Who Is A Fan Of The World Cup? The Answer Might Surprise You.

They tend to be healthy, vegan, and animal lovers, a new report suggests.

What do you envision when you think of a World Cup fan?

If you’re like me, it’s a tan, fit guy yelling at the television in almost any language besides English. But according to a new report by DMP Lotame, we’re not entirely off.

The newly compiled data — which is drawn from thousands of permission-based online behaviors from a staggering 86 million identified soccer fans — showed that more than half (56%) of soccer fans who make up the World Cup audience are male.

The most surprising part? The report found that World Cup fans are also much more health-conscious than your average person (or sports fan, for that matter).

Fans are a staggering eight times more likely to be vegan or vegetarian and six times more likely to be focused on a healthy lifestyle and wellness in other ways, such as meal planning and eating fresh, organic food.

Also surprising is the fact that more than two-thirds (67%) of the World Cup audience does not appear to have children, though they are seven times more likely to have a companion animal at home. Lest you think all this must mean World Cup fans are simply younger, the age breakdown is actually pretty evenly split.

So, what gives?

Erin Kwiatkowski, a World Cup fan and soccer player for almost 30 years, has a few theories. She fits the average fan profile, save for the fact that she’s a woman — she’s vegan, health-conscious, and child-free, and she has a companion animal at home.

Kwiatkowski believes World Cup fans are more concerned with nutrition because many are players themselves, which means they have to be in better-than-average shape for the running-heavy sport. She’s also not surprised that World Cup fans are eight times more likely to be vegetarian.

“Quite a few of the friends I’ve made through this sport, both men and women, eat plant-based,” Kwiatkowski, who works as the global vegetarian support manager at, tells GOOD.

The health benefits of eating plant-based for athletes may indeed be the driving factor. A growing roster of professional soccer players are going plant-based, including Jermain Defoe, Hector Bellerin, Fabian Delph, Meghan Klingenberg, Sebastián Pérez, and Alex Morgan. Many other players, including Jack Wilshere, Chris Smalling, Baggio Husidic, Sergio Agüero, and Russell Martin, are vocal about eating mostly plant-based.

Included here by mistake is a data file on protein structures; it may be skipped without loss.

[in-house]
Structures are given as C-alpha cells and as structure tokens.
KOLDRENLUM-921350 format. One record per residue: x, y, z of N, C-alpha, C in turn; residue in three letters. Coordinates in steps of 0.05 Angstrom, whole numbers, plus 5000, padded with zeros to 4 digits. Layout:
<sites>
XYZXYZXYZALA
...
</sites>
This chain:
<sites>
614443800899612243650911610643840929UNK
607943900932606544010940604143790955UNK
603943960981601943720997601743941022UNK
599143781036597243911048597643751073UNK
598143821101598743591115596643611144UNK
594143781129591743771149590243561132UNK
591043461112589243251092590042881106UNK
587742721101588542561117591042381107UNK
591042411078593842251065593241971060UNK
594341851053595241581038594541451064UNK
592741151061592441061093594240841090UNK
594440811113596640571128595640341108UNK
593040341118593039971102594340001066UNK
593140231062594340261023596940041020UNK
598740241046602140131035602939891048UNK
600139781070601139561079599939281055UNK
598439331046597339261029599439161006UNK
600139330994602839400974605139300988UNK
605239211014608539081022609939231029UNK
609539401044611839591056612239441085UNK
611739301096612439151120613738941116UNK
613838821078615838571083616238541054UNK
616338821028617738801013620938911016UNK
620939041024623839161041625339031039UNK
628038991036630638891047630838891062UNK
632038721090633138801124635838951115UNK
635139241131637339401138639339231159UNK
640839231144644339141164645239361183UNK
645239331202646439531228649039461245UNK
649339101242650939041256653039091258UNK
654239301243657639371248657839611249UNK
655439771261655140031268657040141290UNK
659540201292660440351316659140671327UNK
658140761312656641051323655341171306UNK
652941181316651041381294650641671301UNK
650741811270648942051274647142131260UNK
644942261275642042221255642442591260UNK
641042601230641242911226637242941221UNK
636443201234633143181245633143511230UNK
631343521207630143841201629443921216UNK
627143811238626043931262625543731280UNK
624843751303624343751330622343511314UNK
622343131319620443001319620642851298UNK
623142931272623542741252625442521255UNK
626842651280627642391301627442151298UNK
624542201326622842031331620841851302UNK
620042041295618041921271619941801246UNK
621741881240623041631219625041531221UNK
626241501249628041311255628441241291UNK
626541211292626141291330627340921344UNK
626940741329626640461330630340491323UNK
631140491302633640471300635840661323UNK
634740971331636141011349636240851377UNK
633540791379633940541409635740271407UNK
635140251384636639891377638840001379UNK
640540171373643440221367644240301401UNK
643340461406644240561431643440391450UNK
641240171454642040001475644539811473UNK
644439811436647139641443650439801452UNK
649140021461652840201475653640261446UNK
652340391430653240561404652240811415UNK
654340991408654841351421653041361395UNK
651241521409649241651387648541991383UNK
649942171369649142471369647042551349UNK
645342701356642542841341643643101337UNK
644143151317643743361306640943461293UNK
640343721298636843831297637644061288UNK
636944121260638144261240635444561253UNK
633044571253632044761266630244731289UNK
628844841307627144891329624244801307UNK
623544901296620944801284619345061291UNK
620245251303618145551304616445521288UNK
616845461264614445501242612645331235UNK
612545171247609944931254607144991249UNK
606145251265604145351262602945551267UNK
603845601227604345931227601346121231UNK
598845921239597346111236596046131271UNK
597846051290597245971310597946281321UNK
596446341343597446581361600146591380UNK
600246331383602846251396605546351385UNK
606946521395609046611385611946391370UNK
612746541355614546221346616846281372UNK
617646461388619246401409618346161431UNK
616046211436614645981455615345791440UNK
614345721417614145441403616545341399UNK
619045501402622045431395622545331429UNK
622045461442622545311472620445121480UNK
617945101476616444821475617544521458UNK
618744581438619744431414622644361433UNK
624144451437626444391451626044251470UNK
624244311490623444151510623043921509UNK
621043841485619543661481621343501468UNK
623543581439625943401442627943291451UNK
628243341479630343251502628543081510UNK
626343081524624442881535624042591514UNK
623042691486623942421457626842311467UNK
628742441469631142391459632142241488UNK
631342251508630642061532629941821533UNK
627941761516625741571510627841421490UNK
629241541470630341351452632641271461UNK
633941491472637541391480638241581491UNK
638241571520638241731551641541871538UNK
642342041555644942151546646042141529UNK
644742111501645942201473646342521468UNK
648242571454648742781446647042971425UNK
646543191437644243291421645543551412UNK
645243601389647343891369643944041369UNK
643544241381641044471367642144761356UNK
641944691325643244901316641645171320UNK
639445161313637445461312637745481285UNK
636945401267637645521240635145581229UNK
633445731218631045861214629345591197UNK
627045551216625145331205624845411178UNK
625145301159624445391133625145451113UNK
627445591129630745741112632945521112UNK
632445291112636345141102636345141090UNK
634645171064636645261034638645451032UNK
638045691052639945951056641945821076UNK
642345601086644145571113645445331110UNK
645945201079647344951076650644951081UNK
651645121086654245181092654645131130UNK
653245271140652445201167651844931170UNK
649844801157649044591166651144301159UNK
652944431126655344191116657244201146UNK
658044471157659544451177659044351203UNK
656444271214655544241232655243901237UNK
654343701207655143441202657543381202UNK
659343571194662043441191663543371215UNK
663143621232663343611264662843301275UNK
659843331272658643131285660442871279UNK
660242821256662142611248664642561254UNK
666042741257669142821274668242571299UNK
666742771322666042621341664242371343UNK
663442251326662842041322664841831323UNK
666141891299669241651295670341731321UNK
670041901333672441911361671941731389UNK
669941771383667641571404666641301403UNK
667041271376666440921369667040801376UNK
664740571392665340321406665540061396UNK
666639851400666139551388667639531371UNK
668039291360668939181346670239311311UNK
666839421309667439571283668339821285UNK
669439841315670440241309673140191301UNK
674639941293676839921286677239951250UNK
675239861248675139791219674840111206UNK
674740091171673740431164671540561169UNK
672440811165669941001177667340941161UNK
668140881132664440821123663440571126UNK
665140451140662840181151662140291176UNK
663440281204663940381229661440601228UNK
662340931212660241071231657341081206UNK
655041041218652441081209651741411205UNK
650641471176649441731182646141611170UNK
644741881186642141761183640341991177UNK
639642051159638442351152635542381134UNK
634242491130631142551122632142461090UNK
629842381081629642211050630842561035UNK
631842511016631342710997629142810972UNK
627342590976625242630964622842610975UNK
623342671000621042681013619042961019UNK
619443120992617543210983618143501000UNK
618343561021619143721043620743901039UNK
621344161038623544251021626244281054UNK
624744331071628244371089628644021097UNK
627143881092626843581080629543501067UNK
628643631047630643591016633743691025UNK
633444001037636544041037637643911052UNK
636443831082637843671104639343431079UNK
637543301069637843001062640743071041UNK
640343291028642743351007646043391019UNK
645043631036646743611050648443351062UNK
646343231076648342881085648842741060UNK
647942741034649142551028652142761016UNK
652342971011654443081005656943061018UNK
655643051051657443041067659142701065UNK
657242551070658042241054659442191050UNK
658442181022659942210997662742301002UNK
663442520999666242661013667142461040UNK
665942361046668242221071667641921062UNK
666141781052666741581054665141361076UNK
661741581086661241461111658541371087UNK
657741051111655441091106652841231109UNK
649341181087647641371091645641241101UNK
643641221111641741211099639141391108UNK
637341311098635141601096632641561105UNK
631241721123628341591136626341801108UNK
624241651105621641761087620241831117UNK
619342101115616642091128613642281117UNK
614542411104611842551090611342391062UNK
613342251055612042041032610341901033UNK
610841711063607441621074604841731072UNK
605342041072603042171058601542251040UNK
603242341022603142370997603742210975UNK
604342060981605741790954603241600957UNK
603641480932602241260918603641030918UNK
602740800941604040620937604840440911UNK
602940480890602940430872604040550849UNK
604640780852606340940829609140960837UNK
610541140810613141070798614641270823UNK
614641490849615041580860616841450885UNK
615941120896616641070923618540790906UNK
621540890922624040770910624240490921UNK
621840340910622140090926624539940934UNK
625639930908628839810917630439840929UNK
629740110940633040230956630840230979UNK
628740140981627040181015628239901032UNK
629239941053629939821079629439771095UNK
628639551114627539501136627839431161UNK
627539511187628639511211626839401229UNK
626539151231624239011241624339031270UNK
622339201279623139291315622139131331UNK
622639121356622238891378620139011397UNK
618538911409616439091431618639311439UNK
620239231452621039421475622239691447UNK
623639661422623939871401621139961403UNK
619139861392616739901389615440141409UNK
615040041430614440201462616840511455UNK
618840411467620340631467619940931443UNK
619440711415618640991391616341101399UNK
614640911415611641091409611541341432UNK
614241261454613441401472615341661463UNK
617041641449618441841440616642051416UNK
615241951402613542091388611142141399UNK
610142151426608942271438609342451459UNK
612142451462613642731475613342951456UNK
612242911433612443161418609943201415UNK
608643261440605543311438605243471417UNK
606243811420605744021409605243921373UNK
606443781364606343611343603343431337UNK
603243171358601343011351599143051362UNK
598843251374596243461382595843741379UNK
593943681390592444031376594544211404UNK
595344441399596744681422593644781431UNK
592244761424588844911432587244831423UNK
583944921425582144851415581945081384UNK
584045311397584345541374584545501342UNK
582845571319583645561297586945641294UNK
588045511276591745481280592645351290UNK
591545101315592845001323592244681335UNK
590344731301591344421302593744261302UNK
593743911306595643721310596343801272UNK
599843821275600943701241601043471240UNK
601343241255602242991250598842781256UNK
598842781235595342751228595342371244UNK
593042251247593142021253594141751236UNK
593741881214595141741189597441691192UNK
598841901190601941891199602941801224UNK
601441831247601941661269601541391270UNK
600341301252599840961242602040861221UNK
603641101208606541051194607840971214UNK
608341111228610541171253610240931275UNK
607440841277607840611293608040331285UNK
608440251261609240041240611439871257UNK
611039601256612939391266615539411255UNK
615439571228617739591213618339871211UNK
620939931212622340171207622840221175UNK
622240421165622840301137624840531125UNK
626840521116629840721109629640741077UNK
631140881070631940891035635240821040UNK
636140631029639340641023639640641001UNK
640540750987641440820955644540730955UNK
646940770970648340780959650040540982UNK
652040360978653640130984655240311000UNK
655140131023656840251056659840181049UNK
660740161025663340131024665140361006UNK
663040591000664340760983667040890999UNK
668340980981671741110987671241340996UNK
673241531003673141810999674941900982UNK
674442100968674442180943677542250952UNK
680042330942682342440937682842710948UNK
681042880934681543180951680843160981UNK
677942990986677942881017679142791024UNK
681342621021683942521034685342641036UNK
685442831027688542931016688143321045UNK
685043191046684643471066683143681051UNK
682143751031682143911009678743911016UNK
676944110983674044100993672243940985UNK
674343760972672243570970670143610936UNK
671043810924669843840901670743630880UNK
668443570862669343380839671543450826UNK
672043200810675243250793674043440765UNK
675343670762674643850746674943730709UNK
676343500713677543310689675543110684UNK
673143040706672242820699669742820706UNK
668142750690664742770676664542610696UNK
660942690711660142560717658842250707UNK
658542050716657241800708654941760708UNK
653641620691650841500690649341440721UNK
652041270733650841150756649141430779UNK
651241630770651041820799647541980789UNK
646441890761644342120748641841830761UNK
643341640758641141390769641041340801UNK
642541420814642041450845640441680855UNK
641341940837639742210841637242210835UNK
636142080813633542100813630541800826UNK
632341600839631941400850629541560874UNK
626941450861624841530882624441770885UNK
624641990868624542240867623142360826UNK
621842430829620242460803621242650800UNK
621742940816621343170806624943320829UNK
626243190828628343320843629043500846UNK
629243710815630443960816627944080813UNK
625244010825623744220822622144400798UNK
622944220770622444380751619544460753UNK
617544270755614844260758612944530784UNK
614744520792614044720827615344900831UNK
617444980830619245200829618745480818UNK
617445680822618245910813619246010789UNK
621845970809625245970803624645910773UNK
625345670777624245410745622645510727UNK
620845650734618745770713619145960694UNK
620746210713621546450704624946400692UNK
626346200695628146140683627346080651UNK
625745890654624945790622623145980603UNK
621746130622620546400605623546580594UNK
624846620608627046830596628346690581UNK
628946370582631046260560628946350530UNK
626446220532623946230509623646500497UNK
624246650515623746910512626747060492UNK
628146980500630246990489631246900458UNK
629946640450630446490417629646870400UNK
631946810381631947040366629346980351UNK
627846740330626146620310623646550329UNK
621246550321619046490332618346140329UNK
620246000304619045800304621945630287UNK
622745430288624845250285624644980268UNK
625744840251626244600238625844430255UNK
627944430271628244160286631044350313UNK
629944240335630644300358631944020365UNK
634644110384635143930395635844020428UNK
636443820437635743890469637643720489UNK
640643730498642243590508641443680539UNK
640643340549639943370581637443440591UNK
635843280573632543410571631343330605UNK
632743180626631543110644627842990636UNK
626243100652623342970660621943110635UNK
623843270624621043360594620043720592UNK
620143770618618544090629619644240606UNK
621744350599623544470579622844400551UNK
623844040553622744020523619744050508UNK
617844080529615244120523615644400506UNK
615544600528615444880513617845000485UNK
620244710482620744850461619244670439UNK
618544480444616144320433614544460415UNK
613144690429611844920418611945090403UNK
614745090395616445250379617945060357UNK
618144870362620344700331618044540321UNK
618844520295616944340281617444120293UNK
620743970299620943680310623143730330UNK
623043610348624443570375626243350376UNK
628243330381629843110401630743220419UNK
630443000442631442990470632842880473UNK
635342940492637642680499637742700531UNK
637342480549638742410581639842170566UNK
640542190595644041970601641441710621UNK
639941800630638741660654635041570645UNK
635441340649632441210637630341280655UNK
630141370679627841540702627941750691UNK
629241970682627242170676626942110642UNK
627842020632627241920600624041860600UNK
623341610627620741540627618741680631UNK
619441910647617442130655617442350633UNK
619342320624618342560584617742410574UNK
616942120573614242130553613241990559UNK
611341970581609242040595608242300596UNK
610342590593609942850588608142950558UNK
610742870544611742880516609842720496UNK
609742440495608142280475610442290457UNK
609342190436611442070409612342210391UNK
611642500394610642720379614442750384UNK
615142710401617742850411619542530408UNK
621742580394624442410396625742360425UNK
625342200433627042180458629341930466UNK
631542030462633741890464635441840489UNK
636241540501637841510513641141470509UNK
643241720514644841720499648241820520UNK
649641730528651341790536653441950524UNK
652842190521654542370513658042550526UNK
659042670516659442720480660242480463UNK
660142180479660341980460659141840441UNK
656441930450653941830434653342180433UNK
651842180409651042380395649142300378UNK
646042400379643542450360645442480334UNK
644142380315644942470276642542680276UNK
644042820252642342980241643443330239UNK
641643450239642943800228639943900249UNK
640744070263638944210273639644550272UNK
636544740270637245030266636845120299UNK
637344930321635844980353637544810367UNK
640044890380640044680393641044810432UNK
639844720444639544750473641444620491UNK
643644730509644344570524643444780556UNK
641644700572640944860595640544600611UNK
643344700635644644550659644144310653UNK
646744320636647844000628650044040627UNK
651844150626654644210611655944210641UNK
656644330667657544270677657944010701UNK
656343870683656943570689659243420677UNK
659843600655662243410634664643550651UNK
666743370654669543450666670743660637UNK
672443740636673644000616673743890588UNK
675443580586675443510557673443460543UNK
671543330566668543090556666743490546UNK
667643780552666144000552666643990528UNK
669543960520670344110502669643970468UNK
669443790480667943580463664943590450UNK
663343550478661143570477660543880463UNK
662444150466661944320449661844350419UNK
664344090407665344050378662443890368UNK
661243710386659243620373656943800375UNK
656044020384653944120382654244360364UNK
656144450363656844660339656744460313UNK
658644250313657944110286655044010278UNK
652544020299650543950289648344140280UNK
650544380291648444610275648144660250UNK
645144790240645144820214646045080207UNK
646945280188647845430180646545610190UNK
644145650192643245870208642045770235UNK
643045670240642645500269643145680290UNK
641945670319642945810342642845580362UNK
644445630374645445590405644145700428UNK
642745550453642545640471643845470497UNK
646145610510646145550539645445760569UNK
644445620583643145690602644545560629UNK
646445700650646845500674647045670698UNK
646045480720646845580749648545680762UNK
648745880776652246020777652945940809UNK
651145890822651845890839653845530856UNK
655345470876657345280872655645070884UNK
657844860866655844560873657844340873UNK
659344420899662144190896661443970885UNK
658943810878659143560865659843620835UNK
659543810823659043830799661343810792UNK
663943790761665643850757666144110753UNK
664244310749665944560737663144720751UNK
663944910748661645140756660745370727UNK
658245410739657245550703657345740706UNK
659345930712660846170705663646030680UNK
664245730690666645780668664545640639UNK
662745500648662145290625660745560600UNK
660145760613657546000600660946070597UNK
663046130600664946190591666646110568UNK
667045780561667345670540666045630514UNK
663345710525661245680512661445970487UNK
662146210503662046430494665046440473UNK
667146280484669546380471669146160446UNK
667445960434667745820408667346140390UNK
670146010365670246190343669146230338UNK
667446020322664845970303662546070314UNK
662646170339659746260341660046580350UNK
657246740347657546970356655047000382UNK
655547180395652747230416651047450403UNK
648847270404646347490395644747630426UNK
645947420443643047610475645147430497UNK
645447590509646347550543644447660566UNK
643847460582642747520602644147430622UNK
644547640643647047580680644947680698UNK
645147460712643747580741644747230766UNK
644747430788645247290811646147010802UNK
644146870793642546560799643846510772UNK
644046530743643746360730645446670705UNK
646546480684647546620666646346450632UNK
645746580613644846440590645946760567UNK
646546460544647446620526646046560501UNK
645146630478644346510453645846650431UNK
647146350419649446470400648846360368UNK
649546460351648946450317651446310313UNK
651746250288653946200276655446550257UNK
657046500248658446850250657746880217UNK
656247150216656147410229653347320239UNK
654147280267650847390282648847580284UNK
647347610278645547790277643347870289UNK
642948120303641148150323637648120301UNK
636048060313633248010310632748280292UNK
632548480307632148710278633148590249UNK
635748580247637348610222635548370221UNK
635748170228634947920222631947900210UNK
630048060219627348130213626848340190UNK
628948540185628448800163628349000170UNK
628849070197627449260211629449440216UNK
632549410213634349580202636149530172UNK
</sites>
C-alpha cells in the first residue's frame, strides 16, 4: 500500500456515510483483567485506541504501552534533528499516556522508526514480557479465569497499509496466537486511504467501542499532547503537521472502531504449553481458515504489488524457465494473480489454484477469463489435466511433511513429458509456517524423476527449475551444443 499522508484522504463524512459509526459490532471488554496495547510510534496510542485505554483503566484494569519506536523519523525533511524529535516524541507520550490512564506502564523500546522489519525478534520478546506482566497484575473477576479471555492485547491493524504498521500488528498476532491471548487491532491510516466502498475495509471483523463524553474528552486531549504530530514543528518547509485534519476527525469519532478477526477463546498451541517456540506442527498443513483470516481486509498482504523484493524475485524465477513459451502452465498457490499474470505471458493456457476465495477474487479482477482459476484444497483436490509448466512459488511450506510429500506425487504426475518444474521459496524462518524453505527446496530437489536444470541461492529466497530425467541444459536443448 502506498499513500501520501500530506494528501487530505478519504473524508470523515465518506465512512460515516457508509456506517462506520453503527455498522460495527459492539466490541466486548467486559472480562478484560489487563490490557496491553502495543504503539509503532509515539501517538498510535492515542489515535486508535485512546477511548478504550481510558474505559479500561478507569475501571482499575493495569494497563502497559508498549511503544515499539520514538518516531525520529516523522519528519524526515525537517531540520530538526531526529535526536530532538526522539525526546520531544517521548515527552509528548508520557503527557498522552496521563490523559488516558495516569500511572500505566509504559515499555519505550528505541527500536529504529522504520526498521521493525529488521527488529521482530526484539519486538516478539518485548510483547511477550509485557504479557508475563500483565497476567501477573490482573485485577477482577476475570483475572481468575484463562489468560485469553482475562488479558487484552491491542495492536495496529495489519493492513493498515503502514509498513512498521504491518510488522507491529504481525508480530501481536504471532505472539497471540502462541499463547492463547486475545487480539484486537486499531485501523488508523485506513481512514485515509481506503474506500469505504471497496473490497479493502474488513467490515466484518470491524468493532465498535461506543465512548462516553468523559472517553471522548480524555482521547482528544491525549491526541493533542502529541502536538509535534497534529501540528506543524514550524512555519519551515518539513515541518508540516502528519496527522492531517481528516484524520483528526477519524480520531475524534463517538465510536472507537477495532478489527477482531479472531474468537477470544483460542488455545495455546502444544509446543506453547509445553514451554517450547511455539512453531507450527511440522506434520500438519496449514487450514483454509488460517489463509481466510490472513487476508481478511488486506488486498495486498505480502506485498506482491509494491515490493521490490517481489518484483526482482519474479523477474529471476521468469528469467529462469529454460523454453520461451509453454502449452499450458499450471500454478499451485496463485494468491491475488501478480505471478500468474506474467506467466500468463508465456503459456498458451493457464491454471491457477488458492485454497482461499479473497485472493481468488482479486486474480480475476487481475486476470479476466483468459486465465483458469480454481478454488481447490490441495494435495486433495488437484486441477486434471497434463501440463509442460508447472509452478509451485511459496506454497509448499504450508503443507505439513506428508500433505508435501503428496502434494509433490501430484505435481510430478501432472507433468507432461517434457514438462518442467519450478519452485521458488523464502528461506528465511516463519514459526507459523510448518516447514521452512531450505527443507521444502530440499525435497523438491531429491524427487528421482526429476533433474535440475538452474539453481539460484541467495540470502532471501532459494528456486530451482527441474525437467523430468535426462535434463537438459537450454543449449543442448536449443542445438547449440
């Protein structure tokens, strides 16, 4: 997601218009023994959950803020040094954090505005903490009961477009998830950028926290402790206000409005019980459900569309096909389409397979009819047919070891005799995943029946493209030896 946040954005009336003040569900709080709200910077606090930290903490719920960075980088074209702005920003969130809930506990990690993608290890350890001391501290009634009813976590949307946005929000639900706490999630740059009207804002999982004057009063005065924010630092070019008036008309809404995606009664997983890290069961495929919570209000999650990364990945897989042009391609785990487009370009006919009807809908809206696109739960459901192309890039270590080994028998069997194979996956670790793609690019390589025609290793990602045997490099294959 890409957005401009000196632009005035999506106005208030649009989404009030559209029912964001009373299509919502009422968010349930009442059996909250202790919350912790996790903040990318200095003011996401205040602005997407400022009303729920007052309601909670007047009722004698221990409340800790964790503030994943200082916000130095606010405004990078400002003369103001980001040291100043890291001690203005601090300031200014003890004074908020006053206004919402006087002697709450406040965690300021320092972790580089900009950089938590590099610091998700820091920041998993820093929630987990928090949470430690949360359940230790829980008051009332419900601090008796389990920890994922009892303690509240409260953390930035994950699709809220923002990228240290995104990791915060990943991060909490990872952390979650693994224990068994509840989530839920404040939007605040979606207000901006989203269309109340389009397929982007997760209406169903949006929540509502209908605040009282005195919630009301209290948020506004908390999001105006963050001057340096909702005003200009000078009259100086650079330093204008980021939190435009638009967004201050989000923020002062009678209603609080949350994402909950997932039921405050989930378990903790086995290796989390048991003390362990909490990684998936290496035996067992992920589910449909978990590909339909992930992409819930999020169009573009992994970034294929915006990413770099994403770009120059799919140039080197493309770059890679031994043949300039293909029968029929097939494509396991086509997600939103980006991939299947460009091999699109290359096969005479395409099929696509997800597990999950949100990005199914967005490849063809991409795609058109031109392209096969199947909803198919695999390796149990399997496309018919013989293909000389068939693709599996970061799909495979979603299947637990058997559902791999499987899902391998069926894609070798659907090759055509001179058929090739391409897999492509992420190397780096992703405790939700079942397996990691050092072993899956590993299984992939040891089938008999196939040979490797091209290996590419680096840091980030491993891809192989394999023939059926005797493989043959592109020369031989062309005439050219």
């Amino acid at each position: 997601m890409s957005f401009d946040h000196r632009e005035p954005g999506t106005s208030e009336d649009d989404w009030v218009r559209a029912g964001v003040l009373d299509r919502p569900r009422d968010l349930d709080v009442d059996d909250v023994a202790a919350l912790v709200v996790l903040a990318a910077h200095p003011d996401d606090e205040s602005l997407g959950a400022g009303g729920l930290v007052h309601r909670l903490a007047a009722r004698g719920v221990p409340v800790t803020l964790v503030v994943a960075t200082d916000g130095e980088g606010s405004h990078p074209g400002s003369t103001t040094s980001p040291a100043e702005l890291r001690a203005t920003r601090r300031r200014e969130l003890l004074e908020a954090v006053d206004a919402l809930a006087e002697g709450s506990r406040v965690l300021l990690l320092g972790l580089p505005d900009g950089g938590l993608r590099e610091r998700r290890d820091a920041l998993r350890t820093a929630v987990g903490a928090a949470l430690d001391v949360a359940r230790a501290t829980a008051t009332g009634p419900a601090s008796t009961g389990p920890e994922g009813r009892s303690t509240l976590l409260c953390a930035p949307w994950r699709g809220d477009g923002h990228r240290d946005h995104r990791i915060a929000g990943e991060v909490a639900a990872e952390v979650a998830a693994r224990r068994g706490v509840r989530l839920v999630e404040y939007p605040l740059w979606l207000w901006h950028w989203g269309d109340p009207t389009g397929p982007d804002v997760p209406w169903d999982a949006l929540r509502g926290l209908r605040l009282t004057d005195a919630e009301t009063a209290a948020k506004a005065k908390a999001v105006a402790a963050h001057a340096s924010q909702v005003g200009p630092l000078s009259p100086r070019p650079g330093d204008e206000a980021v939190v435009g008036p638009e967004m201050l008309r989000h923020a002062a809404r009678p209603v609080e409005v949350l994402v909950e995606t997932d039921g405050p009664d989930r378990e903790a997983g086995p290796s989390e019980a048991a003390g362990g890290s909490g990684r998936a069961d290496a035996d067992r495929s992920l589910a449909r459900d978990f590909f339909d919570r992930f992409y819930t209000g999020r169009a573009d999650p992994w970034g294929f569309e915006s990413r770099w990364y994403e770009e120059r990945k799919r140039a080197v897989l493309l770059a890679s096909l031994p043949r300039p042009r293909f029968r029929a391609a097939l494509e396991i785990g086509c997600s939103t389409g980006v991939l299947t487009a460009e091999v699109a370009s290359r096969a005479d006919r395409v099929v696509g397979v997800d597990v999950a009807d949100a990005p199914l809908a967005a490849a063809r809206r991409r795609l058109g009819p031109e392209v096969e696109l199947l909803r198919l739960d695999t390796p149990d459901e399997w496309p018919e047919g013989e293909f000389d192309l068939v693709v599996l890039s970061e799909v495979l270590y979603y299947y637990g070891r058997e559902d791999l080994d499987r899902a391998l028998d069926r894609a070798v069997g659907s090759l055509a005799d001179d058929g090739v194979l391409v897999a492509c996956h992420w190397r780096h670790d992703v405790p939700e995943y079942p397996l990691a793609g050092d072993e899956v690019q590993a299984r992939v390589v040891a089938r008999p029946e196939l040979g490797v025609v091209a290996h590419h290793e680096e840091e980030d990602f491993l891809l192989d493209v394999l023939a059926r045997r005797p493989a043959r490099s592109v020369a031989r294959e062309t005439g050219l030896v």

Jordan Moncrief, another lifelong fan and soccer player who’s vegan, tells GOOD he’s not surprised by the survey either — especially the popularity of plant-based eating.

Lean muscle and quick recovery are two of the major benefits to my game since adopting a vegan diet,” he says. “Being conscious of my food has gifted a balance to my game that at 31 that I didn’t think I’d see. As more and more professional athletes turn plant-based, the more and more fans will be exposed to it.”

Kwiatkowski, who’s also queer, thinks the global nature of soccer keeps it progressive and more open to new ideas. She’s often found fans to be more pro-LGBTQ, citing evidence like Orlando City’s new stadium to commemorate those lost in the Pulse Nightclub shooting and fan displays (“Tifo”) during Pride Month. To her, it makes sense that “this tendency toward social justice and compassion extends to pigs, chickens, and cows as well, with so many fans eating plant-based diets.”

It may also be that the sport’s global bent keeps its fans healthier, even if they’re only watching games on TV. Kwiatkowski points out: “Many Americans follow leagues that play in significantly different time zones. It’s common for hundreds of people to meet at 7 a.m. on a Sunday morning to watch their team.”